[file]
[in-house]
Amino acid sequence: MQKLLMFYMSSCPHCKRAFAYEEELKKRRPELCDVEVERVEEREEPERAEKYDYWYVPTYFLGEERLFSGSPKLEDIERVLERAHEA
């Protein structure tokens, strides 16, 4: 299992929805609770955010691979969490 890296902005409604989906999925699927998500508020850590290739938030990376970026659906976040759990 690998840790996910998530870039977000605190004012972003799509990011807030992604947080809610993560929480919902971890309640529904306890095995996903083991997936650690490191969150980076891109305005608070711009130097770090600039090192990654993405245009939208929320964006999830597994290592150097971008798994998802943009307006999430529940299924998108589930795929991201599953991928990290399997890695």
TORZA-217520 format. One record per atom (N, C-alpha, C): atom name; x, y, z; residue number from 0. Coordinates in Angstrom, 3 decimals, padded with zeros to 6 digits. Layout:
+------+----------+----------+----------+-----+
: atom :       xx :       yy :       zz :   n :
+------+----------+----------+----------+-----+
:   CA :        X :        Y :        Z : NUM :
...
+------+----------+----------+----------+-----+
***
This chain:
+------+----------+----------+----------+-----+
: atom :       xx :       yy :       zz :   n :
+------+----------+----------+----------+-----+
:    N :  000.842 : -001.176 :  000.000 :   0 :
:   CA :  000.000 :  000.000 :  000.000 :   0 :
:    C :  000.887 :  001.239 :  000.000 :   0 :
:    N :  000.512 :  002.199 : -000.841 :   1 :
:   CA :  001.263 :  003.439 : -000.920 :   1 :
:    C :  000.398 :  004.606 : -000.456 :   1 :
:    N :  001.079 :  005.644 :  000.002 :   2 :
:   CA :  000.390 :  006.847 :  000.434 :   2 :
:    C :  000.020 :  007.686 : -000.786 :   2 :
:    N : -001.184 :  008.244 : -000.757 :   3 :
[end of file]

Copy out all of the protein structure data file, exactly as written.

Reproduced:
[in-house]
Amino acid sequence: MQKLLMFYMSSCPHCKRAFAYEEELKKRRPELCDVEVERVEEREEPERAEKYDYWYVPTYFLGEERLFSGSPKLEDIERVLERAHEA
């Protein structure tokens, strides 16, 4: 299992929805609770955010691979969490 890296902005409604989906999925699927998500508020850590290739938030990376970026659906976040759990 690998840790996910998530870039977000605190004012972003799509990011807030992604947080809610993560929480919902971890309640529904306890095995996903083991997936650690490191969150980076891109305005608070711009130097770090600039090192990654993405245009939208929320964006999830597994290592150097971008798994998802943009307006999430529940299924998108589930795929991201599953991928990290399997890695």
TORZA-217520 format. One record per atom (N, C-alpha, C): atom name; x, y, z; residue number from 0. Coordinates in Angstrom, 3 decimals, padded with zeros to 6 digits. Layout:
+------+----------+----------+----------+-----+
: atom :       xx :       yy :       zz :   n :
+------+----------+----------+----------+-----+
:   CA :        X :        Y :        Z : NUM :
...
+------+----------+----------+----------+-----+
***
This chain:
+------+----------+----------+----------+-----+
: atom :       xx :       yy :       zz :   n :
+------+----------+----------+----------+-----+
:    N :  000.842 : -001.176 :  000.000 :   0 :
:   CA :  000.000 :  000.000 :  000.000 :   0 :
:    C :  000.887 :  001.239 :  000.000 :   0 :
:    N :  000.512 :  002.199 : -000.841 :   1 :
:   CA :  001.263 :  003.439 : -000.920 :   1 :
:    C :  000.398 :  004.606 : -000.456 :   1 :
:    N :  001.079 :  005.644 :  000.002 :   2 :
:   CA :  000.390 :  006.847 :  000.434 :   2 :
:    C :  000.020 :  007.686 : -000.786 :   2 :
:    N : -001.184 :  008.244 : -000.757 :   3 :